SALISBURY Broadway musicals nominated for Tony Awards sometimes transfer to London’s West End, head out on national tours or establish permanent companies in Chicago, Los Angeles or Toronto.
“Leap of Faith” is going straight to Salisbury.
Let’s say that again: The show about a con man posing as a revivalist preacher, which got a Tony nomination for best musical in 2012, begins its second production ever at Piedmont Players on Thursday.
The national theatrical magazine Playbill devoted an article to this remarkable event. Composer Alan Menken, who won a Tony for his “Newsies” score that year, says his gospel songs for “Leap” may find a natural home in the South. Original producer Tom Viertel hopes Piedmont’s production will reveal the quality of the most puzzling financial failure in his 26-year Broadway career.
And Reid Leonard, resident director/designer of Salisbury’s adventurous community theater, is feeling a little more excitement than normal.
“It’s unusual to do a show nobody has seen,” he says. “The audience has no preconceptions. None of the actors have done it elsewhere. That frees you up as a director.
“A musical is a machine. The fun part for a director is finding out what drives that machine, learning what works about it. But in this case, because I’ve never seen it – not even on video – I don’t know for sure the machine does work. I’m trying to figure out in rehearsals what would make it succeed.”
A rough ride in New York
If he does, Viertel would like to know. The producer, who has half a dozen Tonys (including two for “Angels in America”), went into the Broadway run with high expectations.
Raul Esparza, a Tony-winner himself, took the role Steve Martin played in the movie of the same name: a self-proclaimed preacher who leads a revival caravan around the country bilking the faithful, until he runs into a Kansas sheriff who may be his soul mate. Menken and frequent collaborator Glenn Slater (“Sister Act”) wrote the songs; Warren Leight, a Tony-winner for “Side Man,” revised the book.
Yet “Leap” closed after 44 previews and performances. Viertel and his producing partners did the longest post-mortem in their history and came up with no clear explanation.
“The story is fascinating. The music is wonderful. It (gives) a leading man a role second to none in the musical theater; if he’s charismatic, it provides an unforgettable performance,” says Viertel.
“It had its problems, but we were always convinced this was an incredibly strong story. If audiences that saw it hadn’t responded to it, I’d know what to say. But audiences who did see it were on their feet at the end. This was a puzzling and deflating experience.”
Viertel hypothesized that word of mouth may have hurt, because people were reluctant to send friends to a musical that dealt with potential miracles and religious beliefs. Menken wonders whether the structure of the show was confusing: It begins at a New York revival, with Jonas Nightingale (Esparza) talking about an event in Kansas that changed his life; the rest of the show flashes back to that event, then forward again to Manhattan.
“It occurred to me that New York City and specifically Broadway might be a tough fit,” says the composer of “Aladdin” and “Beauty and the Beast.” “But I also think we failed in our ad campaign (limited though it was) to communicate the overall concept. We were caught between providing an ‘authentic’ revival and giving a theatrical twist to the ‘backstage’ aspect.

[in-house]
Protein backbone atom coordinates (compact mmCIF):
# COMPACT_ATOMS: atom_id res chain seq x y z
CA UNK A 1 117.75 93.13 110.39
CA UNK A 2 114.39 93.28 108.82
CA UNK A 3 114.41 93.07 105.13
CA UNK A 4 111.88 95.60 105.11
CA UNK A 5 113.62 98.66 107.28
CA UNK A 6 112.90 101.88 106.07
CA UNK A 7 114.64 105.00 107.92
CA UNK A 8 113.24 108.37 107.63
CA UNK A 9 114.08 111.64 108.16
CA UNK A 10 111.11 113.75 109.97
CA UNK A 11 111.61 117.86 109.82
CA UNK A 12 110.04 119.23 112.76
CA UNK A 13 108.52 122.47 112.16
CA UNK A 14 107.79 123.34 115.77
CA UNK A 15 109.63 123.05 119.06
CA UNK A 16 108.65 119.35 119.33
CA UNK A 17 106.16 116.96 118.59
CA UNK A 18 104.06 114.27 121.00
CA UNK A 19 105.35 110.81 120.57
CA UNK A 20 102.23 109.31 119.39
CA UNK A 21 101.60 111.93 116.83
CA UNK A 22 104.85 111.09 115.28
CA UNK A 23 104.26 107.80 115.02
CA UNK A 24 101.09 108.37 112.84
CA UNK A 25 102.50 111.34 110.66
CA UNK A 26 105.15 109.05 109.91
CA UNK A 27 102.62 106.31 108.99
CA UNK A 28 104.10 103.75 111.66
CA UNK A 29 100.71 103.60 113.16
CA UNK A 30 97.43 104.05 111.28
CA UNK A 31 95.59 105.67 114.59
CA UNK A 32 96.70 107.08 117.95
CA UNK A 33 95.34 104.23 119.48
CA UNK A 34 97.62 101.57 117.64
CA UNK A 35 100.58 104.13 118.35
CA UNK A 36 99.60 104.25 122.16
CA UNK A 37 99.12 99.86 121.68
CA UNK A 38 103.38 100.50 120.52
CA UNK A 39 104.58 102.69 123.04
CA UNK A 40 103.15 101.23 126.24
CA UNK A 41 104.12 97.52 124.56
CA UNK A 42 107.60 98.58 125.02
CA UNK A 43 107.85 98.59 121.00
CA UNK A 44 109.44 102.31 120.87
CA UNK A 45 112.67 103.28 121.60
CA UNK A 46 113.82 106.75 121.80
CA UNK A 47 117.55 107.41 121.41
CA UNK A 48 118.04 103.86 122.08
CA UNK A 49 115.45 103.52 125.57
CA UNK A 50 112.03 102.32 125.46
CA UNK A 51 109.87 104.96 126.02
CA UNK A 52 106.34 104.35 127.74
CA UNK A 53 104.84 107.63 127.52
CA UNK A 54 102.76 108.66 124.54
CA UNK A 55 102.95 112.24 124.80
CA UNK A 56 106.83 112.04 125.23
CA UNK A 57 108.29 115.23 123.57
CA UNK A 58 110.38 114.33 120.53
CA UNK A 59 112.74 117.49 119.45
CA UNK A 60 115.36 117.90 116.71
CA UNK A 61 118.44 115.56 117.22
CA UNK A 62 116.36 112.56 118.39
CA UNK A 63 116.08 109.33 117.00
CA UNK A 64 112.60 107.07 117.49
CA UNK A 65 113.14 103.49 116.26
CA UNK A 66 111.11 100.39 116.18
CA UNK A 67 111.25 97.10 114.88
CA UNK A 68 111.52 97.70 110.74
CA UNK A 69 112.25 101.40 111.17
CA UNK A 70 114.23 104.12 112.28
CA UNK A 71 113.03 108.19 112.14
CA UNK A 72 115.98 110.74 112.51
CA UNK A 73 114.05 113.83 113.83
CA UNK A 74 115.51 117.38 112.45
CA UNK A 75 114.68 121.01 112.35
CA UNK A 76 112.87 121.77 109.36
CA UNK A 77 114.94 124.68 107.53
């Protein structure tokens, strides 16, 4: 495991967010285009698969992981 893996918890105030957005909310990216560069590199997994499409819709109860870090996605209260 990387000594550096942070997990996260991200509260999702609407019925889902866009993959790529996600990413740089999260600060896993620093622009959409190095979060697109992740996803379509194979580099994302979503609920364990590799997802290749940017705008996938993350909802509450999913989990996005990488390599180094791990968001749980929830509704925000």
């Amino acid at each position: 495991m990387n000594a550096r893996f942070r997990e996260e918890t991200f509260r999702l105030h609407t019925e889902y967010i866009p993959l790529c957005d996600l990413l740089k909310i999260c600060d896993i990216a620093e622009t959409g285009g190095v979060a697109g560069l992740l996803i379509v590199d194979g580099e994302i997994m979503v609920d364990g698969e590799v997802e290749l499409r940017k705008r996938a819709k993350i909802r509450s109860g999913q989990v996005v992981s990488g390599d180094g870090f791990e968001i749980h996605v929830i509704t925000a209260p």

“Then again, it may well be (that) the whole idea of a revival-driven musical never would have resonated at the box office in that season. It will be so interesting to see how it plays in areas where there’s more familiarity with…tent revivals.”
Suited to the South?
Salisbury, which sits less than 50 miles from Billy Graham’s Charlotte birthplace, could be a good test case.
When planning Piedmont’s season, Leonard likes to balance a well-known musical with a lesser-known one in his five-play slate. When he nailed “Chicago” down, he could gamble on a title people remembered only from the film or not at all. Menken’s score, his first to use gospel material seriously (as opposed to the disco gospel of “Sister Act”), especially appealed to him.
“Musicals have gotten so massive with ‘Phantom’ and ‘Wicked’ that smaller companies can’t do them,” he says. “We can do ‘Leap of Faith’ with half a dozen principals, a 12-voice gospel choir and a small orchestra. You can’t do a ‘Les Miserables’ that way.”
When licensing agency Music Theatre International made rights available, Piedmont marketing director Josh Wainwright alerted Leonard. Playbill called. Then, Leonard says, an email went around the original creative team: “Someone’s doing our show!”
Leonard asked that team for permission to change elements that didn’t suit his company or physical space; the creators approved some alterations. “A musical is never completely frozen,” Menken says. “Things are rewritten for different mediums …or different productions or different times.”
Viertel, too, says “the whole point of wonderful shows is for everyone to have (their own) approaches. I would hate to think of a creative person who felt hamstrung by trying to replicate a production.”
Does he think a successful “Leap of Faith” in Salisbury could inspire other American companies to take it up?
“Of course. There’ll be some event in the life of (this show) that will do that; if this production can do it, that would be fabulous. It’s one of the most underappreciated musicals in my time in the theater.”
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